By Lori Antkoviak, Safe Harbor Executive Director and Gari Voss, Correspondent
April was first designated as Child Abuse Prevention Month in 1983 as a time to acknowledge the importance of families and communities to pool their resources to prevent child abuse. Of the 683,000 reports across the United States in 2015, 1,670 children died as a result of the abuse and neglect. Most cases were related to situations and conditions that could have been prevented if programs had been properly implemented. The programs focus on training adults to recognize and respond to situations and provide assistance to parents and other non-abusive adults.
Allegan County is fortunate to have Safe Harbor, a children’s advocacy center that has been committed to preventing child abuse and neglect since 1983. Their mission is “to provide a safe and child-friendly atmosphere to allow a child to disclose neglect, sexual, or physical abuse and to heal from the abuse.”
Safe Harbor consists of the Beverly Schroeder Advocacy Center, the Court Appointed Special Advocates (CASA) program, and the Prevention Education Program that provide free services for medical services, forensic interviews, counseling services, prevention education, and victim advocacy.
Prevention begins when every adult learns how to protect the children in their communities. While children are taught about Body Safety and how to talk to a trusted adult, many adults do not recognize abuse or know how to properly respond to children when they speak about their experiences.
Protecting children from abuse should not be the job of the children in the community to self-report. In 2020, 3,239 children in Allegan County were involved in child abuse and neglect investigations. With 26,960 children in Allegan County, that equals 12% of the children in our County being involved. This percentage is lower than the previous two years when 16% of the children in the County were investigated for abuse and neglect.
Safe Harbor provides a variety of opportunities for adults to learn how to protect children. Lori Antkoviak, Executive Director of Safe Harbor stressed, “These trainings are free and can be done for any group or can help you be a trusted adult for a child victim.”
The Stewards of Children interactive video training program helps adults learn the facts about child sexual abuse, create safer environments for children, recognize the signs of abuse, and properly report suspected abuse. This program is designed for presentation to any group of adults in the community.
There are many adults referred to as mandated reporters, such as teachers, nurses, and coaches, who are required by law to report suspected child abuse. Safe Harbor provides training to groups of mandated reporters explaining their responsibilities as set forth by the Child Protection Law. Stewards of Children workshops give clear examples and information for recognizing signs of abuse, responding to suspected abuse, and reporting correctly.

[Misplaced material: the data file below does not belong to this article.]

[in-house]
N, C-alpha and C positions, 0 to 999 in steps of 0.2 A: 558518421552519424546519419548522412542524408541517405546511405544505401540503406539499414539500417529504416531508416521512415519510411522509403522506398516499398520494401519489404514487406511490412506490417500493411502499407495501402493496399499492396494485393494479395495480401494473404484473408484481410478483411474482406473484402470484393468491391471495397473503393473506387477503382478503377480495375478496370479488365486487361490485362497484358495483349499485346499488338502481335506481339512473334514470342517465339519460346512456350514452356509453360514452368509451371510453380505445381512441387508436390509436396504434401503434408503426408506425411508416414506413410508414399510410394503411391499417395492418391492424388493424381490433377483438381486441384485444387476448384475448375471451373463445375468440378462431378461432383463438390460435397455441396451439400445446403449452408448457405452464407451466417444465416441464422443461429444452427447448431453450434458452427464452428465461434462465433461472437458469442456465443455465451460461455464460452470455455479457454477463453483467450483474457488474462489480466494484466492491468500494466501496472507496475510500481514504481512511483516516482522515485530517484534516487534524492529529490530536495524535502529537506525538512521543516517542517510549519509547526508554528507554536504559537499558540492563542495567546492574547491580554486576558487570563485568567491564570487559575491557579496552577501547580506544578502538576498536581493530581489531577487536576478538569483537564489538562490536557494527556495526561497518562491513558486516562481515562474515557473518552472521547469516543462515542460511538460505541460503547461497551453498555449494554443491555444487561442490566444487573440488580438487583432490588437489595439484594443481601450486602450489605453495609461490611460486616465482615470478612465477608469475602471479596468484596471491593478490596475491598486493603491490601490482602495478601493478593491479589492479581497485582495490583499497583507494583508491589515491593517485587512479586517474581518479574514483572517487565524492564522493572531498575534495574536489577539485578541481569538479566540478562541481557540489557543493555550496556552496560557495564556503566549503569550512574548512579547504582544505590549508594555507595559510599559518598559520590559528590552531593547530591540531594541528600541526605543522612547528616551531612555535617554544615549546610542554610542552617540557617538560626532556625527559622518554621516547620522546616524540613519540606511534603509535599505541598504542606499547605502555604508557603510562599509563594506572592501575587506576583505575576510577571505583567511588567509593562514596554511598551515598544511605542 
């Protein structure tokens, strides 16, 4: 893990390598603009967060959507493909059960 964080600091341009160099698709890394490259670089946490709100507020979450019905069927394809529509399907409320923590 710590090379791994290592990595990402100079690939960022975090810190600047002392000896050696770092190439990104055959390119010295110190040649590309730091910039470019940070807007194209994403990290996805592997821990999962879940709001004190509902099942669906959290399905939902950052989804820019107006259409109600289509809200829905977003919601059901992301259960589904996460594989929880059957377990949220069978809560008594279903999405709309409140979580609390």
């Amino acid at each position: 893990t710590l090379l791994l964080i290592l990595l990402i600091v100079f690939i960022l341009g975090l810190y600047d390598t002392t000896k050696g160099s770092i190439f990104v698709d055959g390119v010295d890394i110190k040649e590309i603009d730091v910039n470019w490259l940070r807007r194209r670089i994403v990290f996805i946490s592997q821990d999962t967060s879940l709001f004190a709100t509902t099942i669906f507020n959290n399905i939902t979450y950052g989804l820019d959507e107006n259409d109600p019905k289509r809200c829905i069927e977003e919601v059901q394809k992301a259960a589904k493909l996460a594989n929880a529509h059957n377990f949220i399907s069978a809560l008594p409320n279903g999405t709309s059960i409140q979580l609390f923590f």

There are other ways to protect children in our community. Be a friend. Social connections are an important protective factor for families. Building a connection with neighbors is an important way for families and communities to strengthen security for children and adults alike.
Every adult should learn how to respond to kids and how to report suspected abuse and neglect. Even when mandatory reporters are trained to recognize child abuse, they must understand that their verbal and physical responses to a child are extremely important.
Clarifying the words a child uses when telling his/her “story” is necessary to learn what truly happened. What a child first says may need additional explanation that assists in understanding the situation. Antkoviak shared, “Children have a limited vocabulary and it takes time for them to accurately relate an incident that may be extremely confusing and serious to them.”
During 2020, Safe Harbor has responded to the 198 reports of sexual or severe physical abuse. This is lower than the normal 210-220 incidents, but is still higher than 10 years ago when they addressed 140-160 reports.
These interactions often are begun with a report from law enforcement or the Children’s Protective Service, but Allegan is fortunate to have an agency like Safe Harbor with a staff that is experienced in interviewing children. Their interactions with children can often save law enforcement hours when investigating reports.
Beyond identifying and responding to reported abuse and neglect situations, Safe Harbor also provides training and assistance to adults across the county so they can advocate for children. Court Appointed Special Advocates (CASA) trains adult volunteers to assist children of abuse and neglect as they navigate the family court process.
Whether an adult wants to learn more about identifying abuse and neglect, listening/responding to a child, or becoming an advocate, people can truly become proactive in preventing child abuse and neglect.
As Antkoviak states, “The power of One – You can make a difference to a child. One person, one voice, one dollar, one action. The power of one can make a difference in our community.”
Contact Safe Harbor to schedule a training or to learn how you can make a difference in protecting children in our community.
www.safeharborcac.org. To arrange a training call 269-673-3791 or email Lori at email@example.com.